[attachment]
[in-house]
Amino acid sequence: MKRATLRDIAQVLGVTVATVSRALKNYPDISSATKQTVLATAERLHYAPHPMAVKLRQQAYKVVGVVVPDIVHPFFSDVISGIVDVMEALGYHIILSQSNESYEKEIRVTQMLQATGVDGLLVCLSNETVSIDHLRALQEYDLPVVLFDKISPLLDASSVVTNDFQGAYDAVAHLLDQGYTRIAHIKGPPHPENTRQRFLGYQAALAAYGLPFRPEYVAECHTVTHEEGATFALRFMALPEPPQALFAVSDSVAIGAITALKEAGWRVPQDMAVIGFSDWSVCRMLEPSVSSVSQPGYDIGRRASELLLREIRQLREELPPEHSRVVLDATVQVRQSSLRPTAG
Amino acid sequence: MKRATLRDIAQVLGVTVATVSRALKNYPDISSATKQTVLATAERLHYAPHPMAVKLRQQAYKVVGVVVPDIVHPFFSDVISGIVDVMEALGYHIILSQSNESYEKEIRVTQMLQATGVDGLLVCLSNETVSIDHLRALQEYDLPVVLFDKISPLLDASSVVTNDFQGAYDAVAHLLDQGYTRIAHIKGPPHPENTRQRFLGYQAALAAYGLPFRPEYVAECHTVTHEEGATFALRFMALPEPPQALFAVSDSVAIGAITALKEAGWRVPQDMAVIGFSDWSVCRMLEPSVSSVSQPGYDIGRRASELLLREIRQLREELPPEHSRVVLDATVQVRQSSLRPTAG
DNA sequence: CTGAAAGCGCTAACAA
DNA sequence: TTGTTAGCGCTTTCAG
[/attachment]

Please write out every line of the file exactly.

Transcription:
[in-house]
Amino acid sequence: MKRATLRDIAQVLGVTVATVSRALKNYPDISSATKQTVLATAERLHYAPHPMAVKLRQQAYKVVGVVVPDIVHPFFSDVISGIVDVMEALGYHIILSQSNESYEKEIRVTQMLQATGVDGLLVCLSNETVSIDHLRALQEYDLPVVLFDKISPLLDASSVVTNDFQGAYDAVAHLLDQGYTRIAHIKGPPHPENTRQRFLGYQAALAAYGLPFRPEYVAECHTVTHEEGATFALRFMALPEPPQALFAVSDSVAIGAITALKEAGWRVPQDMAVIGFSDWSVCRMLEPSVSSVSQPGYDIGRRASELLLREIRQLREELPPEHSRVVLDATVQVRQSSLRPTAG
Amino acid sequence: MKRATLRDIAQVLGVTVATVSRALKNYPDISSATKQTVLATAERLHYAPHPMAVKLRQQAYKVVGVVVPDIVHPFFSDVISGIVDVMEALGYHIILSQSNESYEKEIRVTQMLQATGVDGLLVCLSNETVSIDHLRALQEYDLPVVLFDKISPLLDASSVVTNDFQGAYDAVAHLLDQGYTRIAHIKGPPHPENTRQRFLGYQAALAAYGLPFRPEYVAECHTVTHEEGATFALRFMALPEPPQALFAVSDSVAIGAITALKEAGWRVPQDMAVIGFSDWSVCRMLEPSVSSVSQPGYDIGRRASELLLREIRQLREELPPEHSRVVLDATVQVRQSSLRPTAG
DNA sequence: CTGAAAGCGCTAACAA
DNA sequence: TTGTTAGCGCTTTCAG